Dragon Pond mural, Weibaoshan
    On the ride back down the mountain to the city are several spots with a broad view of the plain, its farms and villages and distant hills.  The modestly sized city of Weishan does not resemble a fast-growing modern metropolis, for very few tall buildings mark its skyline.  The city was not on the Tea and Horses Road and its prosperity basically derived from its fertile and fruitful land.  Even today, while connected by a good road to Xiaguan, it is not on the major provincial highways from Kunming to southwest Yunnan.
    As a result, development and expansion proceed much more slowly in Weishan than in those cities on the main commercial routes.  The atmosphere is never hectic, traffic jams unknown, the people relaxed and friendly.  At the edge of the city, on the way to the bus station, a large park serves as an outdoor tea center, where patrons sit in small stools at tables of woven split bamboo.  A short walk from this is a quiet park with several nice Qing Dynasty buildings.  A couple of blocks further up is the old town, where cars are banned.
    Dominating the preserved old quarter, erected by the first Ming administrators in 1397, is the very wide and imposing, 23.5 meter-high Gongchen Tower, which used to serve as the northern gate when Weishan was a walled city.   Urban planners at that time laid out the city in a chessboard grid, resembling the nearly square shape of an official seal.  Gongchen Tower was considered the handle.  Standing beside a large plaza, its rose-pink stone walls are topped by a two-tiered, red hardwood building with tiled roofs and upturned corners.  From its upper tiers observers can view the straight stone streets radiating in the four cardinal directions.
Xinggong Tower
    Originally, when it was a walled city, gates stood at the end of each street.  Today only one such street ends with a gate, called Xinggong Tower.  It was built around the same time as Gongchen Tower, rebuilt at the beginning of the Qing Dynasty, but it is narrower, only as wide as the street, with two tiers rising above the neighboring houses.  Both towers are illuminated at night, as are the main streets of the old town, or at least the sections closest to Gongchen Tower.
    The street running from Gongchen Tower to Xinggong Tower is lined on both sides with red wooden shop houses with tiled roofs and has the most traditional look and feel of any street in the city.  They are all modest buildings, with the goods stored in the room facing the street, which may also serve as a workshop, and the living quarters in the rear and in the attics.  There are a few shops selling antiques, plus one or two with ethnic clothing, though their customers are not tourists so much as local ethnic minority people who buy the items to wear.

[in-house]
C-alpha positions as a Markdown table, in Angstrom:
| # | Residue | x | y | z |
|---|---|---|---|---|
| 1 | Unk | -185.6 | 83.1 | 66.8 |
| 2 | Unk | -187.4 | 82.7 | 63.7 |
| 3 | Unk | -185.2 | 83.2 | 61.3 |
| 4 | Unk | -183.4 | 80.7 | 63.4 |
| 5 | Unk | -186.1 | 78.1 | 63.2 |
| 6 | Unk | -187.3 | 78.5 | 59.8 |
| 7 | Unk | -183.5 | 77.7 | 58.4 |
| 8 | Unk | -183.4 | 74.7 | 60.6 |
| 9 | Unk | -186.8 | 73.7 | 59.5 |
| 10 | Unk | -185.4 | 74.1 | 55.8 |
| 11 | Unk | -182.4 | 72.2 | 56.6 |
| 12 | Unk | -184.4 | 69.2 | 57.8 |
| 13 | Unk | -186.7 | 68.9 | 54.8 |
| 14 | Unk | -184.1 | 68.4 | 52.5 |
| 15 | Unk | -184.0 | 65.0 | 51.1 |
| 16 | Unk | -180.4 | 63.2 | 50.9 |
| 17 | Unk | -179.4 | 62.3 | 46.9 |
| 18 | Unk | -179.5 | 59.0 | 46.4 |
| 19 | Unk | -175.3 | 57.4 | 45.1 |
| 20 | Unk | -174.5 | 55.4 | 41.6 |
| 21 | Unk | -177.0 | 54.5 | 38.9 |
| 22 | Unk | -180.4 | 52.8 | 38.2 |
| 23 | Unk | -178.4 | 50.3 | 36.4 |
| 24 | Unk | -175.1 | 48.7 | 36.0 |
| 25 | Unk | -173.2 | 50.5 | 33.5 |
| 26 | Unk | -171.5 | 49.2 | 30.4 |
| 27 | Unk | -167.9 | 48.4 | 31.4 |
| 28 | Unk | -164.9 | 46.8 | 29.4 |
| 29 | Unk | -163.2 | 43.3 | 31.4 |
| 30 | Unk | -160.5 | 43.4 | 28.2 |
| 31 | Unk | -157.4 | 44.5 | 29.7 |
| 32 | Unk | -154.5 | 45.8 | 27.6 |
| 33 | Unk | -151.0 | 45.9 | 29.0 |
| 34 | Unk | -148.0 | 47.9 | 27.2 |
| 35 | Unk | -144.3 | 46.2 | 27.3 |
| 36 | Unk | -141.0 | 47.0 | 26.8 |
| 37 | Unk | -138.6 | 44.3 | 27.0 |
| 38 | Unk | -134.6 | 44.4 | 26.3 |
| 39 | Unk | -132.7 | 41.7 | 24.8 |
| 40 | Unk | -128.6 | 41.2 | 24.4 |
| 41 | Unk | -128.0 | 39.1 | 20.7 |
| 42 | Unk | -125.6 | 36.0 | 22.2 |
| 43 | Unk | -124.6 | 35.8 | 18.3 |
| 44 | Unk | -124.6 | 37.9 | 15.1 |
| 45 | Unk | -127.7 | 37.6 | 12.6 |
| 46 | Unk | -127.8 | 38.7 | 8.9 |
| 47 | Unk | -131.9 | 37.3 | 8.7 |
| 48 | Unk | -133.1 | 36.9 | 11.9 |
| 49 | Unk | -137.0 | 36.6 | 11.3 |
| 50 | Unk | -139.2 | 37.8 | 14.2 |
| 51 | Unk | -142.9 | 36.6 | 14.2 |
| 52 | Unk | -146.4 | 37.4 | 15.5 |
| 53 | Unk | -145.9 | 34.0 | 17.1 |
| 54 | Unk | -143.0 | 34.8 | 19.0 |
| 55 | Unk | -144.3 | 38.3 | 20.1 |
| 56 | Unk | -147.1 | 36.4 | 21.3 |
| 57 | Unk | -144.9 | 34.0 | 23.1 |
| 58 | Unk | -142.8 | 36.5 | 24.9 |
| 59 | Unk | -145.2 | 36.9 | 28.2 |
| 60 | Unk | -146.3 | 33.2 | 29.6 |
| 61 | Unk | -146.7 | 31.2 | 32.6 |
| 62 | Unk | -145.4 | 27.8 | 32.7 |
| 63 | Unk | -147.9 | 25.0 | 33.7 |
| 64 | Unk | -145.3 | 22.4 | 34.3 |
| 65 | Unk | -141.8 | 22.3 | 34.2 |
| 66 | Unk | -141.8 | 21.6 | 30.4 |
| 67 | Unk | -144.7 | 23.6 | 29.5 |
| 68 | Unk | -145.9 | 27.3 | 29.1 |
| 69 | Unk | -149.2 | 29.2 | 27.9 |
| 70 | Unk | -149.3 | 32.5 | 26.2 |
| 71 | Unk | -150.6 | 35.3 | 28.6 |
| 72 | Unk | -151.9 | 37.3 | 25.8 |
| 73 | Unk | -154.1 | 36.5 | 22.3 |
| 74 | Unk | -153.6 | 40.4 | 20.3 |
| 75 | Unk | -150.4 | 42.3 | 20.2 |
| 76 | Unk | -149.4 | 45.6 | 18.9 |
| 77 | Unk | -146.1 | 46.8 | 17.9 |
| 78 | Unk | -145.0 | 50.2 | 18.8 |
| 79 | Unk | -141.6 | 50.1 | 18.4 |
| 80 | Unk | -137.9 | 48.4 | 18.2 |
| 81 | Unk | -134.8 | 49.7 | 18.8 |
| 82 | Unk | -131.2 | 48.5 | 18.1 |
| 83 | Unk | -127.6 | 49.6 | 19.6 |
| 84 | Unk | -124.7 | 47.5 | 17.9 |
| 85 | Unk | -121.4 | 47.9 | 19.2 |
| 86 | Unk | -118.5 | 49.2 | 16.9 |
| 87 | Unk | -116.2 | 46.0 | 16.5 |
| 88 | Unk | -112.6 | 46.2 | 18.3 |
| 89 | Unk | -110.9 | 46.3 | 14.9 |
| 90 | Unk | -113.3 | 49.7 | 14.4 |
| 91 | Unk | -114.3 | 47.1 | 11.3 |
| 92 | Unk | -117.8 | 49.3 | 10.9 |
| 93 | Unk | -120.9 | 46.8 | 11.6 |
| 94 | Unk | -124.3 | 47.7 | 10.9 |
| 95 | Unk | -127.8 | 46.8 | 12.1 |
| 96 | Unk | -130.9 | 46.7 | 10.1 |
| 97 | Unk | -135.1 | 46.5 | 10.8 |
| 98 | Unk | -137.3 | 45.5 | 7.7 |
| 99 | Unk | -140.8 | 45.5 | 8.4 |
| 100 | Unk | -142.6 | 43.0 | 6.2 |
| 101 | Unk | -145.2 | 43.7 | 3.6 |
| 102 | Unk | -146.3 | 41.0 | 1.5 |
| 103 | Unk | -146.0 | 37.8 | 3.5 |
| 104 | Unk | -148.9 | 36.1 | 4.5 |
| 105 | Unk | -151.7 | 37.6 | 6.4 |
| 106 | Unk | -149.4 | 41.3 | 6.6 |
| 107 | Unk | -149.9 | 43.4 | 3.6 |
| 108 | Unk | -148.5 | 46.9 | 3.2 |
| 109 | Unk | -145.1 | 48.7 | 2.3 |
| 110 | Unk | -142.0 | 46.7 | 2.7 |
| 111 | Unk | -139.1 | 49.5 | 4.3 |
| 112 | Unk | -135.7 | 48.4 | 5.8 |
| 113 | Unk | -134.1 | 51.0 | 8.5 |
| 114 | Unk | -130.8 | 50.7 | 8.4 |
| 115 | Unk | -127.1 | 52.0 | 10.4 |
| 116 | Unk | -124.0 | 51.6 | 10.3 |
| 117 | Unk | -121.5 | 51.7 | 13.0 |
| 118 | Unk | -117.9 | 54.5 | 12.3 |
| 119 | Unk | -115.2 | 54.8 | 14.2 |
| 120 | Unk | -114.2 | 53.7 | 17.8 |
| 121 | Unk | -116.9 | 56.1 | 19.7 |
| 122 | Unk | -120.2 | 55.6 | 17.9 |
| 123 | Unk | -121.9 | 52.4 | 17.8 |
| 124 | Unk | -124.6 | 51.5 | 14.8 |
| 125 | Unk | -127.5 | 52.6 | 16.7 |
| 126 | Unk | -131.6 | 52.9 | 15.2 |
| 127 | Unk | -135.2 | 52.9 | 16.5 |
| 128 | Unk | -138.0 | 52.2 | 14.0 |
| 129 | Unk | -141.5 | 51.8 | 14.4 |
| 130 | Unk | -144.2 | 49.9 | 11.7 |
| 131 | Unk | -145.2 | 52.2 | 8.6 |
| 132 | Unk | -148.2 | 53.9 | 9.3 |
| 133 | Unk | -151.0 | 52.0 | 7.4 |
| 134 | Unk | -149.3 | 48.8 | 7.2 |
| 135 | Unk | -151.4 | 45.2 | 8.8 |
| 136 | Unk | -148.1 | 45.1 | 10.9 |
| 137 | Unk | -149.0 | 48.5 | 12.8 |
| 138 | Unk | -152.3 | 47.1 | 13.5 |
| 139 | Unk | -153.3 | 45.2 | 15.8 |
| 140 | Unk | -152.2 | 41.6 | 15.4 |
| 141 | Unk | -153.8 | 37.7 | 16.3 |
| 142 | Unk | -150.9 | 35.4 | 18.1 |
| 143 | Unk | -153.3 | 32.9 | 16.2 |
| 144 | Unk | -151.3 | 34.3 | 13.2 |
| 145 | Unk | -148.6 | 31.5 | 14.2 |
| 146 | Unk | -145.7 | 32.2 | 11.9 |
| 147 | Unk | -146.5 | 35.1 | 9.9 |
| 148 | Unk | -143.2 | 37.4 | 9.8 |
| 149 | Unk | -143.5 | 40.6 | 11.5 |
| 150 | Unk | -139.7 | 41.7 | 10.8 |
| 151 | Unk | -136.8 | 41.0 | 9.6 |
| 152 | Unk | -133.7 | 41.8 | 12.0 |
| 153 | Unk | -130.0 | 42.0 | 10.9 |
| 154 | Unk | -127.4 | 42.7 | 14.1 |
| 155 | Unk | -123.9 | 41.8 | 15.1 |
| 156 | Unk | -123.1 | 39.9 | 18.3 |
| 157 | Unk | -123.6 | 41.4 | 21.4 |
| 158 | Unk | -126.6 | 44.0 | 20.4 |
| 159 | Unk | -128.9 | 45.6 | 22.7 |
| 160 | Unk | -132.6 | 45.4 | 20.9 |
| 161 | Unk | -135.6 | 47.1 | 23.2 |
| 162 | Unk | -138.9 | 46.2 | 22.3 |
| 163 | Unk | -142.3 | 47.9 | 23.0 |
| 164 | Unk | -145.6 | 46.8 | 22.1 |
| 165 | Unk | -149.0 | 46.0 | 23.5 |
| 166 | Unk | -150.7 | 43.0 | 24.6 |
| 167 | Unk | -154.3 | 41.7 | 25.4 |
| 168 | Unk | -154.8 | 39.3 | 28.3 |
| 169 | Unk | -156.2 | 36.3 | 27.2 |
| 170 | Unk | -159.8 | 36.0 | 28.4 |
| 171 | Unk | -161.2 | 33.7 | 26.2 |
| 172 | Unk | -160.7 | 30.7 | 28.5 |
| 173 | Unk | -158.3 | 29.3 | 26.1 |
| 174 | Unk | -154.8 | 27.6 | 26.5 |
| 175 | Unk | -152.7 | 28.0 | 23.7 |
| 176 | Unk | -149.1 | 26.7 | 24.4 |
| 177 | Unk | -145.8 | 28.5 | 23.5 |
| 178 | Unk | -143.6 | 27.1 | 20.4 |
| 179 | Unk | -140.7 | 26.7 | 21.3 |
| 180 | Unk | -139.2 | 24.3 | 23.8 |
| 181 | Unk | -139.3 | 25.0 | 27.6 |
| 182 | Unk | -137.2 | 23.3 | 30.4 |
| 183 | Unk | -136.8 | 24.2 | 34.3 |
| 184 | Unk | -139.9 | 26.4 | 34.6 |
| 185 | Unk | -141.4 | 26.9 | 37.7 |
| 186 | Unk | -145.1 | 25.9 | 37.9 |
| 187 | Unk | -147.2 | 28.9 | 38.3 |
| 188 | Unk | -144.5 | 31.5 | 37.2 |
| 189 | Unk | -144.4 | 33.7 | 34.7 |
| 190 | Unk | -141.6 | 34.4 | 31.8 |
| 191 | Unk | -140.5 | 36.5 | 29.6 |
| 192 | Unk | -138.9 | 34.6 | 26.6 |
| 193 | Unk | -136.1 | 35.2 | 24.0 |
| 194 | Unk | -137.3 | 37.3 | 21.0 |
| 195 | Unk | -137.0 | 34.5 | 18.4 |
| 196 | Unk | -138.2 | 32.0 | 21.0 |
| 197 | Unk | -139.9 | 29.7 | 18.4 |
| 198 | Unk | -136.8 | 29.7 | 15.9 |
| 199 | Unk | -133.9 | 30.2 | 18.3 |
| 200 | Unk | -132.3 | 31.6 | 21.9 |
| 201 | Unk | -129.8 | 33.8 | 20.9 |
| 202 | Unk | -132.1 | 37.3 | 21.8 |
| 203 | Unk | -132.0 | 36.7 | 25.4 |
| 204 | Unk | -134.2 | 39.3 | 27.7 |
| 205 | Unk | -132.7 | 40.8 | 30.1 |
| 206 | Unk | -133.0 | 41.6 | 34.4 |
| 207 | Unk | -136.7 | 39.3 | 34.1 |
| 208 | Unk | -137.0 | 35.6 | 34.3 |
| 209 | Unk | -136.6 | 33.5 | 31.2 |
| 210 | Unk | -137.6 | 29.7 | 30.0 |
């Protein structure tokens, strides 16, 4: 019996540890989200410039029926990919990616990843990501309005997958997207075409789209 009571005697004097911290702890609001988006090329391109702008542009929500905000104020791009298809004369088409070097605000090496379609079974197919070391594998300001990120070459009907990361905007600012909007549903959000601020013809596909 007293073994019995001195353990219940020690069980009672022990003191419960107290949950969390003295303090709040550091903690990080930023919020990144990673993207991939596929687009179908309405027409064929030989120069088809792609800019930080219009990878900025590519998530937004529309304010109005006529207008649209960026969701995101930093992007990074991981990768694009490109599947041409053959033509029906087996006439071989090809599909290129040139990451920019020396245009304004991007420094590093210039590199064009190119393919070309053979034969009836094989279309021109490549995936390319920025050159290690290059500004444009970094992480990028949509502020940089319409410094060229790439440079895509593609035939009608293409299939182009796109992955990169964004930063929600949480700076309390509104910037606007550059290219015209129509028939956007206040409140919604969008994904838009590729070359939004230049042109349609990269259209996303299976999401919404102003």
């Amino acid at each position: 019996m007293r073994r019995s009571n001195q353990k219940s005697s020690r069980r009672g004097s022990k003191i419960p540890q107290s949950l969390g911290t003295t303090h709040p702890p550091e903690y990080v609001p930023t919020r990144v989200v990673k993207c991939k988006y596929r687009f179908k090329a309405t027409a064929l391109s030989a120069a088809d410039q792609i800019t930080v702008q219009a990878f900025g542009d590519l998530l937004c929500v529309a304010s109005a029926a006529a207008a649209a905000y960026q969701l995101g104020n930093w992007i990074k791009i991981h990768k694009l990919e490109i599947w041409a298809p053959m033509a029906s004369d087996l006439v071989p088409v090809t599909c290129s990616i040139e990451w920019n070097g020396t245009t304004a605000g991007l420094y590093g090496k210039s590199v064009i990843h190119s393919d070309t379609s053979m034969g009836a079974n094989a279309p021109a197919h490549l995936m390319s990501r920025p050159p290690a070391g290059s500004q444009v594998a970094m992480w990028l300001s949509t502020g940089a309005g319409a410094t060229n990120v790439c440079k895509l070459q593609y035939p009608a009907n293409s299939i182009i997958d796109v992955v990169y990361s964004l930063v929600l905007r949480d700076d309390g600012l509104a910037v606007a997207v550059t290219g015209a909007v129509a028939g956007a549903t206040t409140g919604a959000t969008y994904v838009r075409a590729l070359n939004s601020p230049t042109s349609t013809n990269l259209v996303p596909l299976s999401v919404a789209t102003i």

old town street
    Other shops cater to the needs of local residents.  There are shops selling furniture and ornate bird cages, bolts of cloth, sandals made of cloth or straw, noodles, footwear, tie-dyed clothing, sitting stools and sundry other items.  Customers take their time examining the goods.  The patient shopkeeper never pesters, never urges them to buy this or that item, in fact never says anything until the customer is ready to ask a question.  The rule seems to be politeness before profit.
    Shops on the street continuing on the other side of Gongchen Tower are less oriented towards traditional items and more towards things like modern clothing, medicines, shoes, children’s toys, stationery etc., but the buildings are in the same classic traditional style.   Lanterns hang from the roofs of these and from the compound gates of houses on the side streets.  On some of the narrow lanes branching off one street or another farmers set up stalls to sell mushrooms, edible fungi, walnuts and fruits and, during festival times, decorations and items used in the events.
old-style sandals for sale
old town noodle factory
    Many more will join them during Weishan’s regular market days, held the 10th, 20th and 30th every month.  At that time the city fills with minorities from the vicinity—the Yi, Bai and Hui—dressed in their traditional clothing.  The Yi women, from the Tuli branch of the Yi minority, are particularly colorful, in bright shades of red and green and fancy headgear.   
Tuli Yi women, Dacan
    local Hui girls, Dacang
    While Weishan’s market day draws a good proportion of Yi women, they come in even greater numbers to Dacang, a small, largely Hui town 35 km north.  Full of nondescript modern buildings, but with one small and attractive Buddhist temple, Dacang holds its market day the same dates as Weishan, as do a couple other villages in between Dacang and Weishan.   At the northern end of the Weishan valley, Dacang draws more Yi to its markets because it is closer to the hills where they live.
While minibuses ply the route from Weishan to Dacang and beyond, many people prefer the more leisurely journey by pony cart.  They can hold up to 12 people or so.  Weishan County is one of the very few places in the province where pony carts are still widely used.  As in Weishan, market day in Dacang is not confined to a single area or neighborhood, as country folk set up stalls in several separate venues. 
    Once in a while some folks might set up some entertainment spot at a market day, playing music or just singing songs.  Weishan itself has little in the way of entertainment at night.  Not many restaurants exist, although the number is steadily growing.  In an old house next to Gongchen Tower is a bar, but for socializing local folks take to one of the side alley grills for kebabs and cold beer with their friends.  The real entertainment in Weishan is not in the form of music and dance, not even ethnic music and dance (other than on big holidays).  It lies in appreciating the slower rhythms of traditional everyday life in a city with bilingual signboards that announce, “All of us are living images of Weishan.  Every household is a window into the culture of Weishan.”
Gongchen Tower